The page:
The development and acceptance of digital currencies in Africa have been truly monumental. Although in 2022, the digital asset industry saw several high-profile breaches of trust and was largely characterised by volatility, the adoption of cryptocurrencies within the continent continued to grow.
There has also been a shift in reliance on traditional payment systems, creating a preference among young Africans for cutting-edge payment platforms over conventional ones.
Africa, the second-most populous continent in the world with over 1.5 billion inhabitants, boasts a truly diverse and developing economy. According to Chainalysis, Kenya, Nigeria, South Africa, and Tanzania had among the highest rates of cryptocurrency adoption worldwide, ranking in the top 20 of the global adoption index.
As Web3 real use cases continue to grow, it is critical to comprehend the factors that have fueled this expansion.
Here are a few things to remember.
Remittances are a major driver of the global economy, with billions of dollars moving around the world each year. In Africa, remittances make up 1.3 percent of GDP and are expected to grow at an annual rate of 5.2 percent through 2025. The World Bank has estimated that there are about 400 million migrant workers in Africa, with about 50 percent of these migrants living outside their home country.
African households receive $100 billion in remittances each year – more than they spend on education and healthcare combined!
However, it is well known that several African nations now set a cap on the amount that can be transferred as well as charge steep rates. As a result, the number of remittance payments made using cryptocurrencies has been consistently increasing because of lower restrictions and fees, hence causing an upward scale in the crypto adoption rate as shown by Analysis.
A recent study also shows that African cross-region transfers make up a more significant share of its cryptocurrency market than any other region globally, with Sub-Saharan Africa receiving over $ 48 billion of estimated remittances in 2019.
Read also: Boost for education as 1000 Africans get Binance’s tech scholarship
Binance is aware of how increasingly people’s daily lives are being influenced by the world of blockchain and cryptocurrency as the Web3 market expands and so they continue to add new utilities and functionalities to enhance every aspect of their users’ Web3 experience.
For example, its recent product, Binance Pay – a contactless, borderless, and secure cryptocurrency payment technology, that ensures that users around the world can send and receive crypto across continents. Features such as this, provide increased accessibility of people’s own money whenever they need it and further highlight the user-centric character of digital assets.
In recent times, there has been a continuous trend of the devaluation of multiple African currencies, and this has invariably increased the value of the African crypto market. This is because cryptocurrencies have given them the ability to preserve their savings without having to worry about inflation through stable digital currencies known as stablecoins.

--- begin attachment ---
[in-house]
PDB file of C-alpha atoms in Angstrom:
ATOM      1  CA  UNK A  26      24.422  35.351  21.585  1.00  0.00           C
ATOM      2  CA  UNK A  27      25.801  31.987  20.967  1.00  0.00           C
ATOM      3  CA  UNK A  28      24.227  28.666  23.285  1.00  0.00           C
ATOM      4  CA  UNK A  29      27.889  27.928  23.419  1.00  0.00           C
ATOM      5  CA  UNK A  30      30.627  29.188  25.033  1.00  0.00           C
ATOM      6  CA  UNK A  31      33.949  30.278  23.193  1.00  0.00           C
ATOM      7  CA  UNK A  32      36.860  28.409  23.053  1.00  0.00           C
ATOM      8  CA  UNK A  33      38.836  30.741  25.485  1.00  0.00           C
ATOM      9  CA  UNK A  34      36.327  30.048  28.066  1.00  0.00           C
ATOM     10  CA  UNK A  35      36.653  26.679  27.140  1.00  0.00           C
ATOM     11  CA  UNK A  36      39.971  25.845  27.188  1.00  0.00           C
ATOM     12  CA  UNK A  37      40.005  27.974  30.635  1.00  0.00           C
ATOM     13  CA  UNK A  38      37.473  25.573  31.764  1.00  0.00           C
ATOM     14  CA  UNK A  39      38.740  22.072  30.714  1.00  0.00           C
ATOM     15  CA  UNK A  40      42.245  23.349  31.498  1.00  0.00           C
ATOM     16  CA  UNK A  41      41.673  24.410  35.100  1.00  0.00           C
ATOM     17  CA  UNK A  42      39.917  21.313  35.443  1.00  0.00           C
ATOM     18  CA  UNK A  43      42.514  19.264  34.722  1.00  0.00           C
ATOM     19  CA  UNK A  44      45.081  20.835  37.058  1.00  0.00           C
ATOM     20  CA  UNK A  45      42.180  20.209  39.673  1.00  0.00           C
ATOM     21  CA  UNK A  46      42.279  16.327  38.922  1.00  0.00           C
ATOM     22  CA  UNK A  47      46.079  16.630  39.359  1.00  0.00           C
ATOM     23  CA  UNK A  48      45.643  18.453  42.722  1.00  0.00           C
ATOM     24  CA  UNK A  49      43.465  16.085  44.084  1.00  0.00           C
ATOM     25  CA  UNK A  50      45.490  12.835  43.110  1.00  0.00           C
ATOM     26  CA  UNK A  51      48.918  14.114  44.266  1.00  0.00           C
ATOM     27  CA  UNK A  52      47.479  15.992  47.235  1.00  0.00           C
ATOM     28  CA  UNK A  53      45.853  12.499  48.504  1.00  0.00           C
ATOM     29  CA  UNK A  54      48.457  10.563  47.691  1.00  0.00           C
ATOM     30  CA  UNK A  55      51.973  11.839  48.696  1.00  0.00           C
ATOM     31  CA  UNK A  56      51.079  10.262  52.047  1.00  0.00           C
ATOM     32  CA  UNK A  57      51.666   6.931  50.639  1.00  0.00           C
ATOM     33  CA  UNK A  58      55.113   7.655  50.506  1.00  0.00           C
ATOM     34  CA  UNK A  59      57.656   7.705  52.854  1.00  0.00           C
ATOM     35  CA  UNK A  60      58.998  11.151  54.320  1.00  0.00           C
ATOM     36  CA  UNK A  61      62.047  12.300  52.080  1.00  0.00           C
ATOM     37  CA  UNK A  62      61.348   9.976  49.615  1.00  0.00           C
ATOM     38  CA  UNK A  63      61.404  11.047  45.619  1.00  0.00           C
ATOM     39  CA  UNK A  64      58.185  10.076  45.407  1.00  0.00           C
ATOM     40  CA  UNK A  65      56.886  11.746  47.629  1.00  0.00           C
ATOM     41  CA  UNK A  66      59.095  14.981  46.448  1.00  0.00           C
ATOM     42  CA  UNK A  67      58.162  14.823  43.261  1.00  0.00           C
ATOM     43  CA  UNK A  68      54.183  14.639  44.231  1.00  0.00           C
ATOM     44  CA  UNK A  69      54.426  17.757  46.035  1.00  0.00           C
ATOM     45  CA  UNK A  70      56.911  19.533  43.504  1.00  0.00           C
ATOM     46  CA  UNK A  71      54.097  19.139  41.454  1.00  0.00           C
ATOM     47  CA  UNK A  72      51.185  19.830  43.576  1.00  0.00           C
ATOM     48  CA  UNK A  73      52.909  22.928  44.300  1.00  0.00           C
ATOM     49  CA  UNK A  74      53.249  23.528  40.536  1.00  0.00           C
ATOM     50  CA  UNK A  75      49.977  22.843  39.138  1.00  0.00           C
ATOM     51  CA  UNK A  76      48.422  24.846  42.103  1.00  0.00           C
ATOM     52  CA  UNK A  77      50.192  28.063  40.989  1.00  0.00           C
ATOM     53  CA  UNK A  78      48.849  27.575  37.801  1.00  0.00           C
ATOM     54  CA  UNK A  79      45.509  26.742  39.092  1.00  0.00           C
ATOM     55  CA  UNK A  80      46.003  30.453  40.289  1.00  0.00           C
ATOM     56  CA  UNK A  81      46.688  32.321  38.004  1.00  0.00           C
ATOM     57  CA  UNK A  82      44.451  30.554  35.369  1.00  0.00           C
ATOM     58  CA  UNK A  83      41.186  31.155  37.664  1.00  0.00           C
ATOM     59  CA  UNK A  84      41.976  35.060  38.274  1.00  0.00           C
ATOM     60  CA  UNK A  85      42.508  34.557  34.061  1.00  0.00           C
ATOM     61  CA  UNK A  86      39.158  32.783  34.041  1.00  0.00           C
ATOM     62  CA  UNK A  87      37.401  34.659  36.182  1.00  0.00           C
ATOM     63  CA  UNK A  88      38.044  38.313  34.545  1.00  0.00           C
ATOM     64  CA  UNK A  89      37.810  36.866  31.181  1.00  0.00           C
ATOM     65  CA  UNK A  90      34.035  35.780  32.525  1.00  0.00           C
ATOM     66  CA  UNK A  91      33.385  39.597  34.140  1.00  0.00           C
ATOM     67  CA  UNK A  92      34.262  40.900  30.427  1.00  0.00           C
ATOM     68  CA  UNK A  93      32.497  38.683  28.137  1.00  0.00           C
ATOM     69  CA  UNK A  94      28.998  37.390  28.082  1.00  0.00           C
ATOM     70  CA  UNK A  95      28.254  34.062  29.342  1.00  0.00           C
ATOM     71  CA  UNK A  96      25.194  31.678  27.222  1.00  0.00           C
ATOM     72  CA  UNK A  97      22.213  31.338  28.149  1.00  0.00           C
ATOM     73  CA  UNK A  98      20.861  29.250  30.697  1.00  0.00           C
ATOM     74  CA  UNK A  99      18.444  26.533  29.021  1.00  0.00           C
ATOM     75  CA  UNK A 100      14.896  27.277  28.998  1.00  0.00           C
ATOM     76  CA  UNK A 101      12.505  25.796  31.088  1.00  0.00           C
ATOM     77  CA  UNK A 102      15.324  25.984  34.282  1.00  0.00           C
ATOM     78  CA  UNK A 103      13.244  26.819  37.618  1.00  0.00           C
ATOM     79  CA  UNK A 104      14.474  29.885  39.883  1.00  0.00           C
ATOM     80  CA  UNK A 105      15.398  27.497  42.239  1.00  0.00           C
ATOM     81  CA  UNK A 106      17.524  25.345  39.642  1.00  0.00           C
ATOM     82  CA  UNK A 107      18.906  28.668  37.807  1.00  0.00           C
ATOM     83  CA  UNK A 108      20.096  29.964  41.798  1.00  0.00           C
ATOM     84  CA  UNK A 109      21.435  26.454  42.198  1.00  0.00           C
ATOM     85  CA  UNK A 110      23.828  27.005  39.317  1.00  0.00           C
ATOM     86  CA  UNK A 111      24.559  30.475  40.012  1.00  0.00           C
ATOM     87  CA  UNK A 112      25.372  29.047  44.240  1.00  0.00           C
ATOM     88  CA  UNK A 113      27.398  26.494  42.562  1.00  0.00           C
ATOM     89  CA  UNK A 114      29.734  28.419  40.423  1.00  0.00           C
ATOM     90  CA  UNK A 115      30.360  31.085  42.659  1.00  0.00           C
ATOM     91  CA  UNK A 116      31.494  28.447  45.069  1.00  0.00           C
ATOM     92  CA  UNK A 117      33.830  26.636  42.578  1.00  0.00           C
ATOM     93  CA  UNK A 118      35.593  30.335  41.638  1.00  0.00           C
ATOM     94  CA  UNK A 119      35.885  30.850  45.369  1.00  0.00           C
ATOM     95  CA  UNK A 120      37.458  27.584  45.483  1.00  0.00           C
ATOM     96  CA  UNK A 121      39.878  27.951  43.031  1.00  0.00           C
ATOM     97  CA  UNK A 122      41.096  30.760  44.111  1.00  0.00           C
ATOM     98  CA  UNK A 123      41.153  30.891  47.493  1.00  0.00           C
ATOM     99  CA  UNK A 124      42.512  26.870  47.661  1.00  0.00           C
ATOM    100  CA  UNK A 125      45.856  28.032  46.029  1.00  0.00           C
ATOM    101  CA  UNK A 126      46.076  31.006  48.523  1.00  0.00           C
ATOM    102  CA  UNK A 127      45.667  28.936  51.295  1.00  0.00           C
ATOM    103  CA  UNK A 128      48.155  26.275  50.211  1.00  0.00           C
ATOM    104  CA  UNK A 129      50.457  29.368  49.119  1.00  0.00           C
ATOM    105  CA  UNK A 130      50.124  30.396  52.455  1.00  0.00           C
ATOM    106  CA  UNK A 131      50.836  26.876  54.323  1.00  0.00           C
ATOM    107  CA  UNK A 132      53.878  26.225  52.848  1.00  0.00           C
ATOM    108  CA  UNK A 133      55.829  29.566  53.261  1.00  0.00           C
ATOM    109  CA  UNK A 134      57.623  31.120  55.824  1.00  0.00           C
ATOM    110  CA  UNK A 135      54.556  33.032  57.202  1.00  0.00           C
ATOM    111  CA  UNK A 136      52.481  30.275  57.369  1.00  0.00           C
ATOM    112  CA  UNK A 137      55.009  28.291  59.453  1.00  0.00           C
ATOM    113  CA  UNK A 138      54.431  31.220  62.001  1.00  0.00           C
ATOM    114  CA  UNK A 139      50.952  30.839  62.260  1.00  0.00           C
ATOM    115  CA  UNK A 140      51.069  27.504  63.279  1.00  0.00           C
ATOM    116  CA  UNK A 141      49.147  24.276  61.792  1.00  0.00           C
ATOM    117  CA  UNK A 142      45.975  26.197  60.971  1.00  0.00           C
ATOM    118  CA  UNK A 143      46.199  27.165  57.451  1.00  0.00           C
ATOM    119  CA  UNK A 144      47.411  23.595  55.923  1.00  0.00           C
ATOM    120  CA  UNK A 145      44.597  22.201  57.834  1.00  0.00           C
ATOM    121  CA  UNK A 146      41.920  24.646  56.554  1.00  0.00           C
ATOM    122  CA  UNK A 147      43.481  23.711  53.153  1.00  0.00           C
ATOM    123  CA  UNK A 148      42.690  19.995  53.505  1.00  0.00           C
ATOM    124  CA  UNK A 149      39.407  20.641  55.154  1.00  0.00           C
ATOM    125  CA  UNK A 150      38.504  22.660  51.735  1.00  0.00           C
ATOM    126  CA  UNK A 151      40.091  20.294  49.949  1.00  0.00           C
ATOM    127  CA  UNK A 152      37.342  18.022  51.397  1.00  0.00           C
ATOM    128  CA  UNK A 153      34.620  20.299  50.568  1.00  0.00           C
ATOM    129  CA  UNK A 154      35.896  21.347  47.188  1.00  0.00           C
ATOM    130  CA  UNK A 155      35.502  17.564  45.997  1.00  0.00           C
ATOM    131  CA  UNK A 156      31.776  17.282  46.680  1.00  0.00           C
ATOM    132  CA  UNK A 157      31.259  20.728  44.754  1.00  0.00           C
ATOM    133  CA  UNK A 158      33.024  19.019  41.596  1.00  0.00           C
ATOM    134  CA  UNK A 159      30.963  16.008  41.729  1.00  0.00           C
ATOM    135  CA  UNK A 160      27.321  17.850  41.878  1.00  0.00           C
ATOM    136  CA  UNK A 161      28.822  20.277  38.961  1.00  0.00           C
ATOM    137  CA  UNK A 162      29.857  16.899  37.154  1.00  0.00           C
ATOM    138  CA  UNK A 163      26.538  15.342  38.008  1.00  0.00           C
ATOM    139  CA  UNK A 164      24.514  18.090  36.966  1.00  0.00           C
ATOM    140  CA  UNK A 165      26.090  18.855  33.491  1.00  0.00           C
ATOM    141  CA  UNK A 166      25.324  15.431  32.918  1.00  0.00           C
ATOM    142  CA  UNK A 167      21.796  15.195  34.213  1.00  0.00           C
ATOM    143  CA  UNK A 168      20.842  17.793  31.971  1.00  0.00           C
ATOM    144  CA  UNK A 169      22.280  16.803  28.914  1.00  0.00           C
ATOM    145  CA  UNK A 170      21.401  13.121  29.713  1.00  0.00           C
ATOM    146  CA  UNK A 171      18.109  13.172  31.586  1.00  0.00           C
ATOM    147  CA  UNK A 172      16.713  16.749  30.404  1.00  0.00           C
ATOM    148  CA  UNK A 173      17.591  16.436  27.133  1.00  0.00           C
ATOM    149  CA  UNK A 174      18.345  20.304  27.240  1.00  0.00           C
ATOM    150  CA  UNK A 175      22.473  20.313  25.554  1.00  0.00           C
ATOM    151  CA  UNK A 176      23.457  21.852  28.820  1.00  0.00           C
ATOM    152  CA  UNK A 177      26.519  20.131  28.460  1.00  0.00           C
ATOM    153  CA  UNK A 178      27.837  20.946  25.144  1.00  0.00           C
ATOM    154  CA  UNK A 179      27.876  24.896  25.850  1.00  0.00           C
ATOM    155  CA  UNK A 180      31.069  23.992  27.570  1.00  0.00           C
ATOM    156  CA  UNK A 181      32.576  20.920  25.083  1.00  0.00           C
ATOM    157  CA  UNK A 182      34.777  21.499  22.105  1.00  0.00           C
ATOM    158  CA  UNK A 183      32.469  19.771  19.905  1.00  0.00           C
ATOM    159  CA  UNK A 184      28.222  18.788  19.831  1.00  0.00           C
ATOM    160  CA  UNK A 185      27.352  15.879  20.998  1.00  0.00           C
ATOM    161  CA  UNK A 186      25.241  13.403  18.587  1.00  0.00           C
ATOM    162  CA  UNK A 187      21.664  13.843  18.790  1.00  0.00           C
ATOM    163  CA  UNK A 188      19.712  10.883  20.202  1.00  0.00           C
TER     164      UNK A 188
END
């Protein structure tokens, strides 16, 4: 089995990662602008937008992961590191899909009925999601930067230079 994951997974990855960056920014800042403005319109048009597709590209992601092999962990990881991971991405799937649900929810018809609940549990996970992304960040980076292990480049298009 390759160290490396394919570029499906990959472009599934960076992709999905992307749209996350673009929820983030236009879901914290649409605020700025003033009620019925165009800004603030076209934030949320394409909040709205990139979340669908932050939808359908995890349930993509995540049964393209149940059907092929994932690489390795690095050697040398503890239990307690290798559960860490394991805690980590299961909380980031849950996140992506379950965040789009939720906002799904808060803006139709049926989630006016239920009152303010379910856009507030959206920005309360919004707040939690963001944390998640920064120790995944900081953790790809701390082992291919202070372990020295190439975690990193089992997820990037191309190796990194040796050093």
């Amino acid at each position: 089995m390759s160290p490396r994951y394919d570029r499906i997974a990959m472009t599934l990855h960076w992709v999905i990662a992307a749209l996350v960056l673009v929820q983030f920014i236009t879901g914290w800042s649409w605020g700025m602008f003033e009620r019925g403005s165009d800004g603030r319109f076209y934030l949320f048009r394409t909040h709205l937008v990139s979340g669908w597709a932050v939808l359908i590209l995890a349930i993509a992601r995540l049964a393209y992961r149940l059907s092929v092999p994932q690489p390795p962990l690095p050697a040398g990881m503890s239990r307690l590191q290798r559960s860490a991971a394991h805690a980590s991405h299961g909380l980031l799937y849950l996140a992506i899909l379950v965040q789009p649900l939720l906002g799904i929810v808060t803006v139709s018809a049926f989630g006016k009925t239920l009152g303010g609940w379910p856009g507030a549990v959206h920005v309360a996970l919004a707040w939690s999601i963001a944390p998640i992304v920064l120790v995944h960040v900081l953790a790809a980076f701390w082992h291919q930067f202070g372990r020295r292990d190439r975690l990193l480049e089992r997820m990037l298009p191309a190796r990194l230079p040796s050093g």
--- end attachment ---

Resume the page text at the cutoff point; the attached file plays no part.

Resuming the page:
Owing to this, Binance has continued to be one of the most popular and widely recognised platforms in the African crypto market, where Africans can trade bitcoins or exchange their currencies for other stablecoins.
Cryptocurrencies have also grown to be a vital component of global trade as a result of their increasing acceptance in a variety of settings and nations.
Before cryptocurrency, the cross-border payment bureaucracy was unquestionably a machine that prevented exchanges that could significantly benefit developing nations. Additionally, there is the difficulty of concluding international agreements using various currencies, a problem that is particularly prevalent on the African continent.
Cryptocurrencies make it easier to transfer and receive money internationally, which is a game-changing option for countries with underdeveloped banking infrastructure. Since crypto-based transactions reduce the risk associated with international trading, safety concerns are also improved in this situation.
The data speaks for itself and it is clear that Africans are beginning to adopt new technologies, albeit still early. Considerable progress is also being made in the area of regulation and a stable regulatory environment will drive further support for innovation and solidify budding trust in the industry, leading to long-term growth.
Youth interest and education
Young people account for about 60 percent of the African population and by 2030, young Africans are expected to constitute 42 percent of global youth, according to the World Economic Forum. African youth are eager to explore new opportunities to raise their level of living and generate income. It is impossible to separate the growth of cryptocurrencies in Africa from this group’s set of interests and needs considering that several Africans under the age of 25 are looking for the most cutting-edge and reputable industries to invest in.
In addition, the rise of cryptocurrency usage across Africa is aided by regionalised crypto education programs such as the ones Binance offers have indeed helped fuel this interest and led to increased adoption.
. Anjarwalla is the director, East Africa Binance